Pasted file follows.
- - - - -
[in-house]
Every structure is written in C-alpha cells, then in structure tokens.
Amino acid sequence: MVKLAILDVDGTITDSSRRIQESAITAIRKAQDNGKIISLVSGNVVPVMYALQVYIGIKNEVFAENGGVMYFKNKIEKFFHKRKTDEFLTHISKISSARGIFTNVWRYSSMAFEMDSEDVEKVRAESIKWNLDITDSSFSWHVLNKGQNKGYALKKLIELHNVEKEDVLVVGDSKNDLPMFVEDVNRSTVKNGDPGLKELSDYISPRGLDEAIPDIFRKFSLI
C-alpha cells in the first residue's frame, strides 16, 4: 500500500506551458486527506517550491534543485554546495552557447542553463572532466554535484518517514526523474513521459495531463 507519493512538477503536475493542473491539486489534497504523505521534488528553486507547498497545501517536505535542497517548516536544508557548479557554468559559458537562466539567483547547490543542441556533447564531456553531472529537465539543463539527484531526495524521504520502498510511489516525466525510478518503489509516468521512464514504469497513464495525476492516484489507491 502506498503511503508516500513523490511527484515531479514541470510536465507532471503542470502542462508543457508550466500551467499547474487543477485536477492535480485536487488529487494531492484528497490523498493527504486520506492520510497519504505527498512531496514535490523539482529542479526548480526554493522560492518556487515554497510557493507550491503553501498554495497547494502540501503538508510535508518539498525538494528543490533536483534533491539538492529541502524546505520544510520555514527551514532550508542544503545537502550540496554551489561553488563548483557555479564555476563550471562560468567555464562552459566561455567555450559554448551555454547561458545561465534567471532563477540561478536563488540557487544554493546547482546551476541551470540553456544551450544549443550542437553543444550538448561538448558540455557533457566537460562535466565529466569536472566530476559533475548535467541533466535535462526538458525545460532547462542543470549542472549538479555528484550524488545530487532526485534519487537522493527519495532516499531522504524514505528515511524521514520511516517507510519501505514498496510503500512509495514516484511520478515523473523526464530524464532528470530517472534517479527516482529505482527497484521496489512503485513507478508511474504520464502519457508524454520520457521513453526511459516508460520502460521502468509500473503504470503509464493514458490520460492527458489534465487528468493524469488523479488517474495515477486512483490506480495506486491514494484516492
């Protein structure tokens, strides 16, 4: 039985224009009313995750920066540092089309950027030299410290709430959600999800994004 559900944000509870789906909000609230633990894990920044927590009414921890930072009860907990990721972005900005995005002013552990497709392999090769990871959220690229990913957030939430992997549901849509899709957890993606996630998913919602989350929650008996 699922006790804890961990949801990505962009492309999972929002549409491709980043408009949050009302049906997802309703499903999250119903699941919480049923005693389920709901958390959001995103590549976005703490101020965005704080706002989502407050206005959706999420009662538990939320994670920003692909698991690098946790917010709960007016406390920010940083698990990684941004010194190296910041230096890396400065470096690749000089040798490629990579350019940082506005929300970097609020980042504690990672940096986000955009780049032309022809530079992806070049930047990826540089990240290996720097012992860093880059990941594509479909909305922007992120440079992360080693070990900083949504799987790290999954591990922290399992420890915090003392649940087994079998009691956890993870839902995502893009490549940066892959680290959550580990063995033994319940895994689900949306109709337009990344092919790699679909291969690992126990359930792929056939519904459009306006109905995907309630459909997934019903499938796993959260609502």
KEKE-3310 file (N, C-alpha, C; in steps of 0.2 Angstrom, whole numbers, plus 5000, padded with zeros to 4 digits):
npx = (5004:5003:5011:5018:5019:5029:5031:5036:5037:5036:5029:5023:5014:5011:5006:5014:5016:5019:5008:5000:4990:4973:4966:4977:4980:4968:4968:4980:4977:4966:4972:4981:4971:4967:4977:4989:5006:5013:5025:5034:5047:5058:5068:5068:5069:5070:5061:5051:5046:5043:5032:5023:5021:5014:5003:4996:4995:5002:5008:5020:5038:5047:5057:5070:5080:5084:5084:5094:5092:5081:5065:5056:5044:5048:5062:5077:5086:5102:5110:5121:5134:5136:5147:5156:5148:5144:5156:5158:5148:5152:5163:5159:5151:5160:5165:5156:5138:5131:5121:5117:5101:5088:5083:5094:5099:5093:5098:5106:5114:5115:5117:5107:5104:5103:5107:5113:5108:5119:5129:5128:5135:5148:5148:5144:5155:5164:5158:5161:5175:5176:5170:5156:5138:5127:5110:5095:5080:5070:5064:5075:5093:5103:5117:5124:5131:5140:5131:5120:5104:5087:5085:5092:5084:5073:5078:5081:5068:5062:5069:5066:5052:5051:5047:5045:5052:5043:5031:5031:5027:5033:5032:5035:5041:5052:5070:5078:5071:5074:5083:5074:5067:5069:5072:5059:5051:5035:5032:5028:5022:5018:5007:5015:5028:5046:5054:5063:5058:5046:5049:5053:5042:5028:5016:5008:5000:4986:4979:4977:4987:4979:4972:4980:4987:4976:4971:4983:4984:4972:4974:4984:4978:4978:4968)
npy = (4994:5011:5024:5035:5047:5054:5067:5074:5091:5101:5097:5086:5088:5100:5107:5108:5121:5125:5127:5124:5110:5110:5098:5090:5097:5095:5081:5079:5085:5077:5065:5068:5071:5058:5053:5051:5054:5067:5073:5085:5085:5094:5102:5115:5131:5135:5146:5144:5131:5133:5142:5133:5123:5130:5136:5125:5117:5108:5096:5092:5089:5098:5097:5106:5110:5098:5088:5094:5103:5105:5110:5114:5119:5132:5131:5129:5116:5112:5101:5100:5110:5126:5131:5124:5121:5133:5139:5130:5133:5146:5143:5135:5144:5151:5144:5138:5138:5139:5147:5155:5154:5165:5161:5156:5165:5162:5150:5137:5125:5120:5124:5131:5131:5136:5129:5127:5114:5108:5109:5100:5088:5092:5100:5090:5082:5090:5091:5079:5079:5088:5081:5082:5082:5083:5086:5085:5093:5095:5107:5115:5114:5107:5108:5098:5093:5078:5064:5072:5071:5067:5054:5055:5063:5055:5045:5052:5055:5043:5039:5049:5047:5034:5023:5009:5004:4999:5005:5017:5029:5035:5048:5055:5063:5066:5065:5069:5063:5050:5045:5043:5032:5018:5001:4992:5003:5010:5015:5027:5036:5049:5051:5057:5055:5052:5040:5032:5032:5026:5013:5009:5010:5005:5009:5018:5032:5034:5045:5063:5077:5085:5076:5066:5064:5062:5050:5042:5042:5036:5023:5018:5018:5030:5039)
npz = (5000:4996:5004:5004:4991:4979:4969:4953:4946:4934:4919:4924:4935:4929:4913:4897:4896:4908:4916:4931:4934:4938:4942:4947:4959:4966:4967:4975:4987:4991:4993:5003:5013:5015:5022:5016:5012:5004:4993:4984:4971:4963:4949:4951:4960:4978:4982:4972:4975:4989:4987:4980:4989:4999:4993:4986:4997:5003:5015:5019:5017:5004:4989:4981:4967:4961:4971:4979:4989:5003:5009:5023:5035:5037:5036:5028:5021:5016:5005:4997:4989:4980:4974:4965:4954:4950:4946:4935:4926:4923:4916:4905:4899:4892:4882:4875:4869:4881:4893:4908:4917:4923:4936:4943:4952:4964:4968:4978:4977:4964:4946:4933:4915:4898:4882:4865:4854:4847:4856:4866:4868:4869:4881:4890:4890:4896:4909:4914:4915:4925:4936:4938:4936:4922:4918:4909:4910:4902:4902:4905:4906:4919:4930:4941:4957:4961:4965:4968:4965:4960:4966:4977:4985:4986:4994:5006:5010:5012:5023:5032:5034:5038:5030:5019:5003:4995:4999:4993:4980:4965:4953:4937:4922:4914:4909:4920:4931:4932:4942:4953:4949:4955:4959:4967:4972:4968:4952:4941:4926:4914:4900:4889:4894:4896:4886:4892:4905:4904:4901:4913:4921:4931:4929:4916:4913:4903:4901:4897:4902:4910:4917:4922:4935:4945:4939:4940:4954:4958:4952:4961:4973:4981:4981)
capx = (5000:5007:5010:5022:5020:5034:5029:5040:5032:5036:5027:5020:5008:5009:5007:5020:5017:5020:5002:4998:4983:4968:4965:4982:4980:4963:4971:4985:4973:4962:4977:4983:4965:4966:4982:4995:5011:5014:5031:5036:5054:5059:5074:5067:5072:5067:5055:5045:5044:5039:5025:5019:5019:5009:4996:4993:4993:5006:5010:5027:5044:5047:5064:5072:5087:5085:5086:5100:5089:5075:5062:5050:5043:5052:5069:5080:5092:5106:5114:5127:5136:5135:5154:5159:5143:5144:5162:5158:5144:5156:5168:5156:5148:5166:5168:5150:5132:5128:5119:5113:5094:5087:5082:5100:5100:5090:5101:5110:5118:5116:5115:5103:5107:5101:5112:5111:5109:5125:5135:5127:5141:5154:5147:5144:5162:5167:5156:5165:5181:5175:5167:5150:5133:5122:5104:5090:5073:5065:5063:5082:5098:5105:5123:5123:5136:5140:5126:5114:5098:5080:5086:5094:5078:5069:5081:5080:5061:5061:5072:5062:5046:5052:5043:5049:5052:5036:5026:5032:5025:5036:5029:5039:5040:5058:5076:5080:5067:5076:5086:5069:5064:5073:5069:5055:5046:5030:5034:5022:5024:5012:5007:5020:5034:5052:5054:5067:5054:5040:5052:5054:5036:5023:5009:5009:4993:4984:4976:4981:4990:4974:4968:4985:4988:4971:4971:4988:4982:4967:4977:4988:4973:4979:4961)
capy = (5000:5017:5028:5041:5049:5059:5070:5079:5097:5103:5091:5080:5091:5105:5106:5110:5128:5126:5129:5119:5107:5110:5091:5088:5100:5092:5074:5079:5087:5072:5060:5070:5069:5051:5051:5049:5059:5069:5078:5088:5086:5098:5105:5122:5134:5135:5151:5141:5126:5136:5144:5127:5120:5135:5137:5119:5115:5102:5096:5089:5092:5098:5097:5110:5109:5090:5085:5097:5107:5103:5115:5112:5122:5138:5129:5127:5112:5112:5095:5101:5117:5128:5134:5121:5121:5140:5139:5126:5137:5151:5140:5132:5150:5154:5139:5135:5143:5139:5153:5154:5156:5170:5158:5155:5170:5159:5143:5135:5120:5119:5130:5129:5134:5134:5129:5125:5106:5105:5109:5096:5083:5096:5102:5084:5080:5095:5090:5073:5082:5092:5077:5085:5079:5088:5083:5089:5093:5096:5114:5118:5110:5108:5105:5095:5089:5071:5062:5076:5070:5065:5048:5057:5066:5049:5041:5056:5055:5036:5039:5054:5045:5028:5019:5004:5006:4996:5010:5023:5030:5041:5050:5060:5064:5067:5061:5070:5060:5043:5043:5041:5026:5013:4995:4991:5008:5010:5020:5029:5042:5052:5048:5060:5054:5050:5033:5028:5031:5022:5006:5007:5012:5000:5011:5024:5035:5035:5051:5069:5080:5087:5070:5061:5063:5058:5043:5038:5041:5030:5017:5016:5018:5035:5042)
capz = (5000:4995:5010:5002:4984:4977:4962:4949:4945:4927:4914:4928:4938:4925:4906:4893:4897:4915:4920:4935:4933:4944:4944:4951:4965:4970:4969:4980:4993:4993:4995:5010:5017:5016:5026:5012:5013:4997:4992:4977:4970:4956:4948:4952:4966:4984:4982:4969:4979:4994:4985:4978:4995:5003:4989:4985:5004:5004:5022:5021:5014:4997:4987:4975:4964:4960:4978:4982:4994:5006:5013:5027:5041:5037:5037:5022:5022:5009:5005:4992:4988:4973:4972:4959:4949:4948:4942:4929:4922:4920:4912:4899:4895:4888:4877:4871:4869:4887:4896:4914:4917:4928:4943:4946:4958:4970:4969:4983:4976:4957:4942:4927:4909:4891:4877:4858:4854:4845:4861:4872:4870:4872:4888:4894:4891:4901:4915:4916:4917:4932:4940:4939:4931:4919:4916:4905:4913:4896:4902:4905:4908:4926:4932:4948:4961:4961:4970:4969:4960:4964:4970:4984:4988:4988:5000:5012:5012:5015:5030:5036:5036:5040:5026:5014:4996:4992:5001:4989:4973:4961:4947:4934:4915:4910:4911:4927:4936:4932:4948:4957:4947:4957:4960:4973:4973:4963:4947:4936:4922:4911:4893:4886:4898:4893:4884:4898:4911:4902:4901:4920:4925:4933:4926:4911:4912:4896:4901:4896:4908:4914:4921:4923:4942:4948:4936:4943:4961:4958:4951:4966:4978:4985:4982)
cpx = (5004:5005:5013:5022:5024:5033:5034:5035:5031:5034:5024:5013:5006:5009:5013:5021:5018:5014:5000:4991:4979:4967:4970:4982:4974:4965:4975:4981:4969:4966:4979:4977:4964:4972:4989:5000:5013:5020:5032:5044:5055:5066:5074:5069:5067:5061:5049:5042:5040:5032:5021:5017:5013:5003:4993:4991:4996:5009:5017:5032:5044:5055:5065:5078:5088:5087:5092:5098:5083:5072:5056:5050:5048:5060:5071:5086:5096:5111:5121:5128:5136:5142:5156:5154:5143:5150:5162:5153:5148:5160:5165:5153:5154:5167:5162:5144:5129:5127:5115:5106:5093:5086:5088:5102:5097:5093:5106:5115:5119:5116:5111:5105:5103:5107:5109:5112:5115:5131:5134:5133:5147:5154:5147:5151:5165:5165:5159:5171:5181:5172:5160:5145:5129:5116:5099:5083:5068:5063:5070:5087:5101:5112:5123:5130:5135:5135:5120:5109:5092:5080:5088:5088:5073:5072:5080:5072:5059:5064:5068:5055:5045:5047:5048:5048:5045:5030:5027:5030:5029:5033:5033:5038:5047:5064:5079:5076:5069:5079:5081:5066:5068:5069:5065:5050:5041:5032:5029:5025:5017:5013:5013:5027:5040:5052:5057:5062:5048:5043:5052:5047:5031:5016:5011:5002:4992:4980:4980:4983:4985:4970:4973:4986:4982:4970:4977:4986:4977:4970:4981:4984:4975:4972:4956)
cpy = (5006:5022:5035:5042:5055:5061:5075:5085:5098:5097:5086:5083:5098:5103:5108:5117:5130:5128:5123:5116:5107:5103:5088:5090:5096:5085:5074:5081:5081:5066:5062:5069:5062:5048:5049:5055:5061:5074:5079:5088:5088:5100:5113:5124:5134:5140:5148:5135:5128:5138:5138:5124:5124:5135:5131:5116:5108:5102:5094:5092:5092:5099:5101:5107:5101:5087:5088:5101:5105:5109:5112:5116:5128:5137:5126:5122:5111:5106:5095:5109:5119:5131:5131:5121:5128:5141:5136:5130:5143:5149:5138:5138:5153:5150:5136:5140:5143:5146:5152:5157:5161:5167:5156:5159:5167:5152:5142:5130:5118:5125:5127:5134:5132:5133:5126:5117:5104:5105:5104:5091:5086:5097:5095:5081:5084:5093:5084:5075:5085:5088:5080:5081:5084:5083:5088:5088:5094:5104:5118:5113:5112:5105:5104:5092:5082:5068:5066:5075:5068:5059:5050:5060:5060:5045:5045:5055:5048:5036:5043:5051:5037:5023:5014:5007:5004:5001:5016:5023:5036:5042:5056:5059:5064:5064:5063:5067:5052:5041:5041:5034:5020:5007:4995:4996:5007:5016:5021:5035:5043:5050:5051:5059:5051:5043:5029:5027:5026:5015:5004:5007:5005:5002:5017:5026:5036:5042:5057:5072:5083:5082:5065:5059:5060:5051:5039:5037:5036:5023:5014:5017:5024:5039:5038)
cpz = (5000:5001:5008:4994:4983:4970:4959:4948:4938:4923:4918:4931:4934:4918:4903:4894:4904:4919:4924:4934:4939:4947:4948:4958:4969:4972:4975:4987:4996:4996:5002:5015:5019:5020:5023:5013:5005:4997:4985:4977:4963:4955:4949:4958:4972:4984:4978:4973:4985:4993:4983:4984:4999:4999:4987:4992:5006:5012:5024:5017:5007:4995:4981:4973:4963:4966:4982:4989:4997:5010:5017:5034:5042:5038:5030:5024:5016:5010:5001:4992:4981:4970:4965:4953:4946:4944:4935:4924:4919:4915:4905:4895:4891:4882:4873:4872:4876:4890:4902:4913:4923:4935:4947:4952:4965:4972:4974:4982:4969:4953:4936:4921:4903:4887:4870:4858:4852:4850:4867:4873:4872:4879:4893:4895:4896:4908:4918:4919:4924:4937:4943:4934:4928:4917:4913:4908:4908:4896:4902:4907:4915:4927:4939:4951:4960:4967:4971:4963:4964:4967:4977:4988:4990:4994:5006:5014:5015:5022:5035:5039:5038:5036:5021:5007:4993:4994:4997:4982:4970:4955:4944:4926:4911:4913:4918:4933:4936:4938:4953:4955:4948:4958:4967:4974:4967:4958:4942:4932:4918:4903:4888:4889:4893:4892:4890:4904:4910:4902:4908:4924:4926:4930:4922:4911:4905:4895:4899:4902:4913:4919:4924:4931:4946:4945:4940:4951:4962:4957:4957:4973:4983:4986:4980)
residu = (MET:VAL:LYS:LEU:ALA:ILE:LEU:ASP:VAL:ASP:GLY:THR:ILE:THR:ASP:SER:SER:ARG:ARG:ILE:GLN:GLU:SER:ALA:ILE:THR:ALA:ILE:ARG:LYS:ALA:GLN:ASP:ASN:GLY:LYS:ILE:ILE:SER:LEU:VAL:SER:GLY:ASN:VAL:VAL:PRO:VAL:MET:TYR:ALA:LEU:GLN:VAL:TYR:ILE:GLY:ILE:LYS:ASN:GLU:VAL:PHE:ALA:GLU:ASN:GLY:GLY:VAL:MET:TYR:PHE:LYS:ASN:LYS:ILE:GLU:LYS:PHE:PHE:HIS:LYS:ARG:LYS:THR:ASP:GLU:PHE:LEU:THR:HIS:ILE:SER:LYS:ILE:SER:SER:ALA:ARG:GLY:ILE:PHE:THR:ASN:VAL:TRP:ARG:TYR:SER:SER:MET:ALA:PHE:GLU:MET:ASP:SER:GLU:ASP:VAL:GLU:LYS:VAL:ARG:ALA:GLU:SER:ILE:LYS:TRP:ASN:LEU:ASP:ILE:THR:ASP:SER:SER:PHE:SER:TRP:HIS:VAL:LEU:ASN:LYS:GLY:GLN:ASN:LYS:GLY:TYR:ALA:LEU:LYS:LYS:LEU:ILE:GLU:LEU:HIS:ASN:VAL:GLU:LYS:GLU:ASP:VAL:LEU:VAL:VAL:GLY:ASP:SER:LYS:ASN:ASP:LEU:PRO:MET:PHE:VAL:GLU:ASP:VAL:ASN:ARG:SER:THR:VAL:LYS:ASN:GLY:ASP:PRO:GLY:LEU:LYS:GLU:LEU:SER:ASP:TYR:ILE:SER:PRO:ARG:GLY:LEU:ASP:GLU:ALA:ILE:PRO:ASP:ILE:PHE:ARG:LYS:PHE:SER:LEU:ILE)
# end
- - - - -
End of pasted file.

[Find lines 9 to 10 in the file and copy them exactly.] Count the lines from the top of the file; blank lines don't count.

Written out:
npz = (5000:4996:5004:5004:4991:4979:4969:4953:4946:4934:4919:4924:4935:4929:4913:4897:4896:4908:4916:4931:4934:4938:4942:4947:4959:4966:4967:4975:4987:4991:4993:5003:5013:5015:5022:5016:5012:5004:4993:4984:4971:4963:4949:4951:4960:4978:4982:4972:4975:4989:4987:4980:4989:4999:4993:4986:4997:5003:5015:5019:5017:5004:4989:4981:4967:4961:4971:4979:4989:5003:5009:5023:5035:5037:5036:5028:5021:5016:5005:4997:4989:4980:4974:4965:4954:4950:4946:4935:4926:4923:4916:4905:4899:4892:4882:4875:4869:4881:4893:4908:4917:4923:4936:4943:4952:4964:4968:4978:4977:4964:4946:4933:4915:4898:4882:4865:4854:4847:4856:4866:4868:4869:4881:4890:4890:4896:4909:4914:4915:4925:4936:4938:4936:4922:4918:4909:4910:4902:4902:4905:4906:4919:4930:4941:4957:4961:4965:4968:4965:4960:4966:4977:4985:4986:4994:5006:5010:5012:5023:5032:5034:5038:5030:5019:5003:4995:4999:4993:4980:4965:4953:4937:4922:4914:4909:4920:4931:4932:4942:4953:4949:4955:4959:4967:4972:4968:4952:4941:4926:4914:4900:4889:4894:4896:4886:4892:4905:4904:4901:4913:4921:4931:4929:4916:4913:4903:4901:4897:4902:4910:4917:4922:4935:4945:4939:4940:4954:4958:4952:4961:4973:4981:4981)
capx = (5000:5007:5010:5022:5020:5034:5029:5040:5032:5036:5027:5020:5008:5009:5007:5020:5017:5020:5002:4998:4983:4968:4965:4982:4980:4963:4971:4985:4973:4962:4977:4983:4965:4966:4982:4995:5011:5014:5031:5036:5054:5059:5074:5067:5072:5067:5055:5045:5044:5039:5025:5019:5019:5009:4996:4993:4993:5006:5010:5027:5044:5047:5064:5072:5087:5085:5086:5100:5089:5075:5062:5050:5043:5052:5069:5080:5092:5106:5114:5127:5136:5135:5154:5159:5143:5144:5162:5158:5144:5156:5168:5156:5148:5166:5168:5150:5132:5128:5119:5113:5094:5087:5082:5100:5100:5090:5101:5110:5118:5116:5115:5103:5107:5101:5112:5111:5109:5125:5135:5127:5141:5154:5147:5144:5162:5167:5156:5165:5181:5175:5167:5150:5133:5122:5104:5090:5073:5065:5063:5082:5098:5105:5123:5123:5136:5140:5126:5114:5098:5080:5086:5094:5078:5069:5081:5080:5061:5061:5072:5062:5046:5052:5043:5049:5052:5036:5026:5032:5025:5036:5029:5039:5040:5058:5076:5080:5067:5076:5086:5069:5064:5073:5069:5055:5046:5030:5034:5022:5024:5012:5007:5020:5034:5052:5054:5067:5054:5040:5052:5054:5036:5023:5009:5009:4993:4984:4976:4981:4990:4974:4968:4985:4988:4971:4971:4988:4982:4967:4977:4988:4973:4979:4961)